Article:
Victor D. Norman
|Minister of Labour and Government Administration|
19 October 2001 – 8 March 2004
|Prime Minister||Kjell Magne Bondevik|
|Preceded by||Jørgen Kosmo|
|Succeeded by||Morten Meyer|
|Born||18 July 1946|
|Alma mater||Massachusetts Institute of Technology|
Victor Danielsen Norman (born 18 July 1946 in Risør) is a Norwegian economist, politician for the Conservative Party and newspaper columnist. He is a retired professor of economics at the Norwegian School of Economics (NHH) and former chairman of the Institute for Research in Economics and Business Administration.
Victor Norman earned his bachelor's degree from Yale University and his PhD from Massachusetts Institute of Technology in 1972. Among his academic advisers were Charles P. Kindleberger, Paul A. Samuelson and Jagdish N. Bhagwati.
His book co-authored with Avinash K. Dixit, Theory of International Trade: A Dual, General Equilibrium Approach, ISBN 0-521-29969-1, is an application of the microeconomic principle of duality to trade theory, which William J. Baumol has called a clear, detailed, important contribution to the academic understanding of international trade. He was appointed professor of economics at NHH in 1975.
Victor Norman served as rector at NHH from August 1999 till October 2001. He was preceded in this position by Carl Julius Norstrøm and succeeded by Per Ivar Gjærum. He is a member of the Norwegian Academy of Science and Letters.
From 19 October 2001 to 8 March 2004 he served as minister of labour and government administration in the Bondevik's second cabinet. Among the issues he passed in his term was the removal of point accrual on frequent flyer programs for domestic flights and the relocation of several government agencies from Oslo to other cities and towns across Norway. His term also witnessed a scandal, called the Norman scandal, which caused him to leave office in 2004. He was accused of various wrongdoing such as having an affair with a secretary of state at the ministry and using public funds for personal use. Despite media attacks he was backed by Prime Minister Kjell Magne Bondevik, but he could deal with these attacks until 2004 when he returned to his teaching position.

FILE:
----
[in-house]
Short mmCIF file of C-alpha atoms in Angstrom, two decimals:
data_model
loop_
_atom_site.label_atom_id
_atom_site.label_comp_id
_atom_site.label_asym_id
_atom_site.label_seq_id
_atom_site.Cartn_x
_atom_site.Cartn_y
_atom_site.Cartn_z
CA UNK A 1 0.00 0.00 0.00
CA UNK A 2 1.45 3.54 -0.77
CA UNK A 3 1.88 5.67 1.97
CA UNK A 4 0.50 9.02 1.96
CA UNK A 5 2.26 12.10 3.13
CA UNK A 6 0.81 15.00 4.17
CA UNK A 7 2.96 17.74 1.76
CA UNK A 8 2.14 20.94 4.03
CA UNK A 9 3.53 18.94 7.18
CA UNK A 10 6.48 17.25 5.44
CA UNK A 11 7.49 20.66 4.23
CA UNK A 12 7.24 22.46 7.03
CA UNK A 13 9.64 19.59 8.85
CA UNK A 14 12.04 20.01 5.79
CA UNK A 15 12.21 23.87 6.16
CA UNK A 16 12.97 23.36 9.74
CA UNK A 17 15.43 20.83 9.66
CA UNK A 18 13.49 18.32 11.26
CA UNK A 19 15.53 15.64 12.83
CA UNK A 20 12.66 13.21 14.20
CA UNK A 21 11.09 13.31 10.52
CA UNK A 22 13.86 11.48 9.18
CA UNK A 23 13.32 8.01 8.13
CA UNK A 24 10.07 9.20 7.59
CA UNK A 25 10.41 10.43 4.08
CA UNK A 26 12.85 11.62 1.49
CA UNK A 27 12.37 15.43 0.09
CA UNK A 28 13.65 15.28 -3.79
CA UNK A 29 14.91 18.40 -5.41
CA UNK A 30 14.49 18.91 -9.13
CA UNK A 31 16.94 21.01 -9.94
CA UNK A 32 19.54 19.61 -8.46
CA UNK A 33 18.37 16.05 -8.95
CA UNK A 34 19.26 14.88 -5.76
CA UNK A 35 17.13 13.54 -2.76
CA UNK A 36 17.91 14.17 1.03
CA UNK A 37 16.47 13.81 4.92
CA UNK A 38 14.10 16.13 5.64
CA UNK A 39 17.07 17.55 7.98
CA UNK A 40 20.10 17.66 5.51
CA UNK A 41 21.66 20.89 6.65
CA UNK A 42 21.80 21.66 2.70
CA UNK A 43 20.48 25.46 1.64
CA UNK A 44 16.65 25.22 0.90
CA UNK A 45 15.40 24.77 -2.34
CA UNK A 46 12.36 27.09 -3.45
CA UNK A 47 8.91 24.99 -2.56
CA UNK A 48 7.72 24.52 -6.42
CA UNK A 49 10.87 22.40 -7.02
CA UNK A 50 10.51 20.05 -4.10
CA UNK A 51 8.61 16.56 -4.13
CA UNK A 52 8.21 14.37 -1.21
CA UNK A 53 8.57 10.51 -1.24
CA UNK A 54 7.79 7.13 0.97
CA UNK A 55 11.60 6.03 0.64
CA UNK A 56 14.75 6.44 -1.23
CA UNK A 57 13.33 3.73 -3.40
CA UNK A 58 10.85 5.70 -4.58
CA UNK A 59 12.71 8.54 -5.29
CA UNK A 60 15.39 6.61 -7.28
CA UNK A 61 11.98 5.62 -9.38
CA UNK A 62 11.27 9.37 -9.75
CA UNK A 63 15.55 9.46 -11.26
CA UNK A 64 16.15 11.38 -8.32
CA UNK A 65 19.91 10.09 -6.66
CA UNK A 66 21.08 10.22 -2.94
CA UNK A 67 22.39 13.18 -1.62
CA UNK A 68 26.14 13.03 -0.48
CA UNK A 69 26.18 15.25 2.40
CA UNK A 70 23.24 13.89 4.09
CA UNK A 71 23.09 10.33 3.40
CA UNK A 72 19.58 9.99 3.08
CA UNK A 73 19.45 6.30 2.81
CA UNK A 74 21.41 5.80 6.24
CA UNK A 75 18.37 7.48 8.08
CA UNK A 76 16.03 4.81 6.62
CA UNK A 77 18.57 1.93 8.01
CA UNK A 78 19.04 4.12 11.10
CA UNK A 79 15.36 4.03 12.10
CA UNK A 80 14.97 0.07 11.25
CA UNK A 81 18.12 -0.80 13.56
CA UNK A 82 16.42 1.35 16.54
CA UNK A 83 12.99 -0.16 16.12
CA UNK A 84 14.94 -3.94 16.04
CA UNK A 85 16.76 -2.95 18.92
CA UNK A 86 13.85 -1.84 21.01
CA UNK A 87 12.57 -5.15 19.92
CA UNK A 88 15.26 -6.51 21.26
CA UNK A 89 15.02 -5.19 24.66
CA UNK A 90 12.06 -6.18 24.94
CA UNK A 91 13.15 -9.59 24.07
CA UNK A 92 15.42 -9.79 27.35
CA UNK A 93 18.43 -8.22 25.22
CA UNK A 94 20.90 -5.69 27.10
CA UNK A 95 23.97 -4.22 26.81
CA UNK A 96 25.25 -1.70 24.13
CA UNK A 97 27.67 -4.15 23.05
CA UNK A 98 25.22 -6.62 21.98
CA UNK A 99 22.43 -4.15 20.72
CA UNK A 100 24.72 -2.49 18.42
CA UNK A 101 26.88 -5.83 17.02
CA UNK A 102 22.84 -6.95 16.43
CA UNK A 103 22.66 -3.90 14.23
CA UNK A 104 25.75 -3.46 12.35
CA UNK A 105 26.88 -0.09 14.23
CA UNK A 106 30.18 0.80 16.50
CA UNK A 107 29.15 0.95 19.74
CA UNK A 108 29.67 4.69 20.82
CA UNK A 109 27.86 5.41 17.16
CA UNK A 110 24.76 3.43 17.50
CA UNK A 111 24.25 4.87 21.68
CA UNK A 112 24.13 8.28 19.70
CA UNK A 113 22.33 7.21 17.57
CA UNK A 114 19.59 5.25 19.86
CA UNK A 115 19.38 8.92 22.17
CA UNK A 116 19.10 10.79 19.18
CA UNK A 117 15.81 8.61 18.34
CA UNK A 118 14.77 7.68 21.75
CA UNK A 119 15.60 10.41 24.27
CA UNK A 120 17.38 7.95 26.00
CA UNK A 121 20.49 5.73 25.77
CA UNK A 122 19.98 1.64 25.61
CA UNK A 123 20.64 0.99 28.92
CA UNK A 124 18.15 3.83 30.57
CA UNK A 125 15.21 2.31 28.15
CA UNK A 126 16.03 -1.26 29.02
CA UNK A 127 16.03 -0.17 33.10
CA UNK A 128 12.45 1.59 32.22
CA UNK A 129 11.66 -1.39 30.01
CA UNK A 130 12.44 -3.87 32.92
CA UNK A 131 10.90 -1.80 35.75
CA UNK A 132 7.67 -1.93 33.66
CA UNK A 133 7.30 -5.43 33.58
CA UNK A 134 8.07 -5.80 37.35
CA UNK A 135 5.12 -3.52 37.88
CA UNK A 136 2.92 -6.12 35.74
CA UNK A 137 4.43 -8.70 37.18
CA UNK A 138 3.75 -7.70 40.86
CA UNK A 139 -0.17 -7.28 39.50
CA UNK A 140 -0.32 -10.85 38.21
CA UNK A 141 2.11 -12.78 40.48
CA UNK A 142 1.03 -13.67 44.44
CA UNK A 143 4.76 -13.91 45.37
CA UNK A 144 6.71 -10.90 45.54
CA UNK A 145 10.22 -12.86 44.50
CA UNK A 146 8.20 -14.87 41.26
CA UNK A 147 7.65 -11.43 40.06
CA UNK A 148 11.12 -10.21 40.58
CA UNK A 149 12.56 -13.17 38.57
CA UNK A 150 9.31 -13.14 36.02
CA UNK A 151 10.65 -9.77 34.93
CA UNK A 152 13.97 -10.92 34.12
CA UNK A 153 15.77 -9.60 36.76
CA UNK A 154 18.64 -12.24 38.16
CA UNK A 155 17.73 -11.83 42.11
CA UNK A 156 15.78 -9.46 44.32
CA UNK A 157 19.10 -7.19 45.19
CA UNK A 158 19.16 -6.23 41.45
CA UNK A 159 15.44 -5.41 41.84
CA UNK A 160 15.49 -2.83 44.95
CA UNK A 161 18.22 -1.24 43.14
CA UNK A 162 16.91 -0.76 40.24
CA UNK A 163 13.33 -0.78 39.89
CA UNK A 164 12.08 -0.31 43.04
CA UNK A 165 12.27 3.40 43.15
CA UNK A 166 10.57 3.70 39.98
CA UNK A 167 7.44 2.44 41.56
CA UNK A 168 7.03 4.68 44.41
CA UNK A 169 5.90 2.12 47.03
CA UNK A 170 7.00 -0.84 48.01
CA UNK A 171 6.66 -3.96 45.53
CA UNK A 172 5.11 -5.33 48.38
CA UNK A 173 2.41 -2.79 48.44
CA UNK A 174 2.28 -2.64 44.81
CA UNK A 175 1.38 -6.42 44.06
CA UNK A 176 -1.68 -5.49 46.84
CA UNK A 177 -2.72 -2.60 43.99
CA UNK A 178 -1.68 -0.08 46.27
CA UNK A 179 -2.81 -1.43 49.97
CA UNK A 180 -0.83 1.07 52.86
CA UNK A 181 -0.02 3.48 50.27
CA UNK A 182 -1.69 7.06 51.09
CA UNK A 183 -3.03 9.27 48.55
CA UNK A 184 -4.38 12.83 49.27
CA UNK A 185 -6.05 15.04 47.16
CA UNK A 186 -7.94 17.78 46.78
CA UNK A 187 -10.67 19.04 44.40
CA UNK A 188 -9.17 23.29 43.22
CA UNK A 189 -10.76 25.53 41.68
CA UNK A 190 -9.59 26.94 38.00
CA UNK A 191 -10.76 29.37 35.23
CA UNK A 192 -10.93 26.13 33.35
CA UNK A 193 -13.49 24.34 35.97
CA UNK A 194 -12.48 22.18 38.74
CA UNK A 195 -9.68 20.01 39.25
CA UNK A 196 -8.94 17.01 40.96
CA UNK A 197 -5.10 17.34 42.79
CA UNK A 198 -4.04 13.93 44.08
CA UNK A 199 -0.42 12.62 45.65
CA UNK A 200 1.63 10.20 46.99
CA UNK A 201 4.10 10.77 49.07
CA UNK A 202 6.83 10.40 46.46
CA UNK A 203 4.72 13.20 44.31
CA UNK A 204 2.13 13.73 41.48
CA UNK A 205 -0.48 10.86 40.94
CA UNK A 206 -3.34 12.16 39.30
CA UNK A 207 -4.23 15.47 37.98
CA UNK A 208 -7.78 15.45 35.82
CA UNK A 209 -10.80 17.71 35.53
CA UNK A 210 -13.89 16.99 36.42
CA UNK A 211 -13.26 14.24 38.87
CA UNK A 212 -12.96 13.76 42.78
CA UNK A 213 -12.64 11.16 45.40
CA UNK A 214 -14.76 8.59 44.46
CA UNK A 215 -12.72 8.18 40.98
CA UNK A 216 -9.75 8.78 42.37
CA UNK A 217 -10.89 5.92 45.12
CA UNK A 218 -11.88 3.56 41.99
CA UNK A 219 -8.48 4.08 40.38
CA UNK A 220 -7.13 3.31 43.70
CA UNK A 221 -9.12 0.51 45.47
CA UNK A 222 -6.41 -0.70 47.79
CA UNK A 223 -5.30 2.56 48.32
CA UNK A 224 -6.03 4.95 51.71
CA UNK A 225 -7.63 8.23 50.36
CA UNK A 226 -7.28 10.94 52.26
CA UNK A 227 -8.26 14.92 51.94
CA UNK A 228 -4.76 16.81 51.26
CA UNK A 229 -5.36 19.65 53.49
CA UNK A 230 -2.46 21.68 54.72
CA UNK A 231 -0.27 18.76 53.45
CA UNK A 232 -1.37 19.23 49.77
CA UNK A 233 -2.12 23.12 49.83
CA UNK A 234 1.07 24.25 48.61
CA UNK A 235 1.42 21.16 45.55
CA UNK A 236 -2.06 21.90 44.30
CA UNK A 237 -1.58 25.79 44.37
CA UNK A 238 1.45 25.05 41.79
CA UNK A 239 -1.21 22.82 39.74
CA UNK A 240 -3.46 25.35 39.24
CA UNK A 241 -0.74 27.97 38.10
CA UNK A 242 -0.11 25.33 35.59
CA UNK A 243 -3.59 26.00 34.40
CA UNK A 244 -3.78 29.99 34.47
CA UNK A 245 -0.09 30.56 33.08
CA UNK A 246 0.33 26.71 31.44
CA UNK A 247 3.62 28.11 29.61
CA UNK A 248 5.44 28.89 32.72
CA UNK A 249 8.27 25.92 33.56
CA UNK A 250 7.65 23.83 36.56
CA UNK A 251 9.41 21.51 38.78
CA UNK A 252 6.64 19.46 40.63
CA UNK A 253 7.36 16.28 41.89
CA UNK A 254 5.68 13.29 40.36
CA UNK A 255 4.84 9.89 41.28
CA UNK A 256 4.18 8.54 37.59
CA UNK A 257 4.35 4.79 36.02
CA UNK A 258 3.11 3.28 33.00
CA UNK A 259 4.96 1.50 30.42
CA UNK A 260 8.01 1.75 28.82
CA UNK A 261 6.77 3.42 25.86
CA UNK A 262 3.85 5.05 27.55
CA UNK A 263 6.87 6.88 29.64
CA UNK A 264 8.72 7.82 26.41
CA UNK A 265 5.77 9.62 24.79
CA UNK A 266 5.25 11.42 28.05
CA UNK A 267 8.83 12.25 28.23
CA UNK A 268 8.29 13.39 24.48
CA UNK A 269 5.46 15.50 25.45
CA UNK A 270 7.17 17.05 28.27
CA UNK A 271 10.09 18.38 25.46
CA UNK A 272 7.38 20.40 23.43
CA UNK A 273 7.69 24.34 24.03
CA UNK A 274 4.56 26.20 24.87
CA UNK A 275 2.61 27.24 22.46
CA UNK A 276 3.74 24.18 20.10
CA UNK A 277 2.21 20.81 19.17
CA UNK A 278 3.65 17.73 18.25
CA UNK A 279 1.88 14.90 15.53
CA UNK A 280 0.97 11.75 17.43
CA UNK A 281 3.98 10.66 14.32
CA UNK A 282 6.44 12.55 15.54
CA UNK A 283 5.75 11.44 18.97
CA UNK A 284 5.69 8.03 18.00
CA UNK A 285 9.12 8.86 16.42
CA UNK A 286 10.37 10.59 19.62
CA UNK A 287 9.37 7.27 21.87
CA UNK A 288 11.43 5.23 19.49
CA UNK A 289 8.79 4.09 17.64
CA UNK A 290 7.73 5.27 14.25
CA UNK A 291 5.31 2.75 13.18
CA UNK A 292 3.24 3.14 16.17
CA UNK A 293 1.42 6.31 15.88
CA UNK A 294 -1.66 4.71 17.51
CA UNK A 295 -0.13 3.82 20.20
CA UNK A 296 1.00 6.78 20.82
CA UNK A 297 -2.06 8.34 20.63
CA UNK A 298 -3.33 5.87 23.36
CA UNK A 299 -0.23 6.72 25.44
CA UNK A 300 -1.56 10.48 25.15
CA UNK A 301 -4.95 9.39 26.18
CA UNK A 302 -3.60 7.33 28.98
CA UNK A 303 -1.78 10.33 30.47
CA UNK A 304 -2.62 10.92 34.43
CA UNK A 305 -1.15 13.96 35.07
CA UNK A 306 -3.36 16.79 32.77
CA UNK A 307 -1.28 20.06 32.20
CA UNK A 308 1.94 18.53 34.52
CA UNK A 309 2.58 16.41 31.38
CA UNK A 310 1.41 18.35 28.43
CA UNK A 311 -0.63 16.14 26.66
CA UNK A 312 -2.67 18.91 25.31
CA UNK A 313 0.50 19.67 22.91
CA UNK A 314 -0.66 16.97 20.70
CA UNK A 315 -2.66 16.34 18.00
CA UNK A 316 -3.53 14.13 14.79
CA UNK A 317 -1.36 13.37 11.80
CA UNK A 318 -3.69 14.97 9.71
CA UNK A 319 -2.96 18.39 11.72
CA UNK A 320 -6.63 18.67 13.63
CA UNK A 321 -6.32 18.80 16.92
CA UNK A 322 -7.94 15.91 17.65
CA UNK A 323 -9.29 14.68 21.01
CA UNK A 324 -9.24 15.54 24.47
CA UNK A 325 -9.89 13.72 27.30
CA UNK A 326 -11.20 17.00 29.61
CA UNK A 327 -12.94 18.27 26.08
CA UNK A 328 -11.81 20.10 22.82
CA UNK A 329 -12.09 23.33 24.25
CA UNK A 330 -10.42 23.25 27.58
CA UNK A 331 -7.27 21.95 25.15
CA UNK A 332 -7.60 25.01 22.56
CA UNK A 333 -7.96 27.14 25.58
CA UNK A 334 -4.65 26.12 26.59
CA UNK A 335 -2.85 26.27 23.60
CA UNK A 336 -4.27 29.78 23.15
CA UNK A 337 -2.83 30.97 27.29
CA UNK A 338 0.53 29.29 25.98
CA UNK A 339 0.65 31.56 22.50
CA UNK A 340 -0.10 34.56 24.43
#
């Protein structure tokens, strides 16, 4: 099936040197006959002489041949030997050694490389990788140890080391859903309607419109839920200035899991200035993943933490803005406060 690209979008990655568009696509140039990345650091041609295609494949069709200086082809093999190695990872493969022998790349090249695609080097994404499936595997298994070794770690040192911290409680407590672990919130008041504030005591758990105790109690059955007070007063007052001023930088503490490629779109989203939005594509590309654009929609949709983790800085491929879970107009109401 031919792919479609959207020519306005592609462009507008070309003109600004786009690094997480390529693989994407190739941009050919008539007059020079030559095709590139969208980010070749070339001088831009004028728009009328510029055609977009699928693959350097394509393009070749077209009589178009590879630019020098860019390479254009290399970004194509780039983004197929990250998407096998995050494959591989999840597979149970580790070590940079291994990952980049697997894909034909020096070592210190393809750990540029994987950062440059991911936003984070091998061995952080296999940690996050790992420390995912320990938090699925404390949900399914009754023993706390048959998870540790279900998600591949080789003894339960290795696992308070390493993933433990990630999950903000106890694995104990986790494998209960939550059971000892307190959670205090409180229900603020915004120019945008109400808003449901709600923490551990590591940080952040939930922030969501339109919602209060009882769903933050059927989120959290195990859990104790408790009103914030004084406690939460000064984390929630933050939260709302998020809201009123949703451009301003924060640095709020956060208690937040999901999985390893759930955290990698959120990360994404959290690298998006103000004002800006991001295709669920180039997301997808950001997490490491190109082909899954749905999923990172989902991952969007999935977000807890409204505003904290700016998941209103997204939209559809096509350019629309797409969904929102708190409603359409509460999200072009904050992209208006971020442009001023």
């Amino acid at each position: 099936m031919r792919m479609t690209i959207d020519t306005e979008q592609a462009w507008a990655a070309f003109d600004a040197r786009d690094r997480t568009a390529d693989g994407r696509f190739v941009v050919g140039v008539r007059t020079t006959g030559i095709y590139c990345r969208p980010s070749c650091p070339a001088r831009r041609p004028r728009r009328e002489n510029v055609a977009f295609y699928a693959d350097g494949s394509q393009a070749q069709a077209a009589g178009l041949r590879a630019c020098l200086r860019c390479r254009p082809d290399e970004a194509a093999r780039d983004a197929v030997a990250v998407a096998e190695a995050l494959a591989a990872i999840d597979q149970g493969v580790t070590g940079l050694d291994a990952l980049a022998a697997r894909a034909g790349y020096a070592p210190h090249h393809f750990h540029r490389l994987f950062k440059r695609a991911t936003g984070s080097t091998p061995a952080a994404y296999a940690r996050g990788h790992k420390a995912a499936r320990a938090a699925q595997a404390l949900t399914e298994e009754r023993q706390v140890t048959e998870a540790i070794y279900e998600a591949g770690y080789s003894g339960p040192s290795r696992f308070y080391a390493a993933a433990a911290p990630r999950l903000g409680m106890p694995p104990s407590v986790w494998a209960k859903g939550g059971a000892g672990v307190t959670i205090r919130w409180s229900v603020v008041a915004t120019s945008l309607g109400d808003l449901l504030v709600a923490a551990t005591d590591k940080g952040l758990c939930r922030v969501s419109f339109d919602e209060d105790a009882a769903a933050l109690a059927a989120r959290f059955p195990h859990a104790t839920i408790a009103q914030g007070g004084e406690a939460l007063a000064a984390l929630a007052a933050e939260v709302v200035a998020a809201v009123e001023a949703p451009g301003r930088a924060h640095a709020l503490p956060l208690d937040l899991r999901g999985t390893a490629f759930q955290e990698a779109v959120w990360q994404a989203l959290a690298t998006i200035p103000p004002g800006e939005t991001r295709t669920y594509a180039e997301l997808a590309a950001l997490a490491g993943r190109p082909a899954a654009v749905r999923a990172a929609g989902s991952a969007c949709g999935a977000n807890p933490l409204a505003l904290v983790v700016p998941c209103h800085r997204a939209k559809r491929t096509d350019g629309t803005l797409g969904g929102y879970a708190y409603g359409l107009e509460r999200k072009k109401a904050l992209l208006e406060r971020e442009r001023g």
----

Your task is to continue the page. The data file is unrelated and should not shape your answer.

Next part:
- "Om SNF". Institute for Research in Economics and Business Administration. Retrieved 27 May 2008.[dead link]
- William J. Baumol (2000) "What Marshall Didn't Know: On the Twentieth Century's Contributions to Economics", Quarterly Journal of Economics Vol. 115, No. 1, pp ***-***, p. ***.
- "Victor Norman". Norwegian School of Economics and Business Administration. Retrieved 27 May 2008.[dead link]
- "Past rectors at NHH". Norwegian School of Economics and Business Administration. Retrieved 27 May 2008.[dead link]
- "Gruppe 7: Samfunnsfag (herunder sosiologi, statsvitenskap og økonomi)" (in Norwegian). Norwegian Academy of Science and Letters. Archived from the original on 27 September 2011. Retrieved 26 October 2009.
- "Kjell Magne Bondevik's Second Government". Government Administration Services. 13 December 2006. Retrieved 27 May 2008.
- "Avviser bonus-klage". Dagens Næringsliv. 7 June 2002.
- "Evaluering av utflytting av statlig virksomhet". Regjeringen.no. 2009. Retrieved 13 January 2019.
- Tor Midtbø (2012). "Do Mediated Political Scandals Affect Party Popularity in Norway?". In Sigurd Allern; Ester Pollack (eds.). Scandalous!: The Mediated Construction of Political Scandals in Four Nordic Countries. Gothenburg: Nordicom, University of Gothenburg. p. 155. ISBN 978-91-86523-27-5.
- Media related to Victor Norman at Wikimedia Commons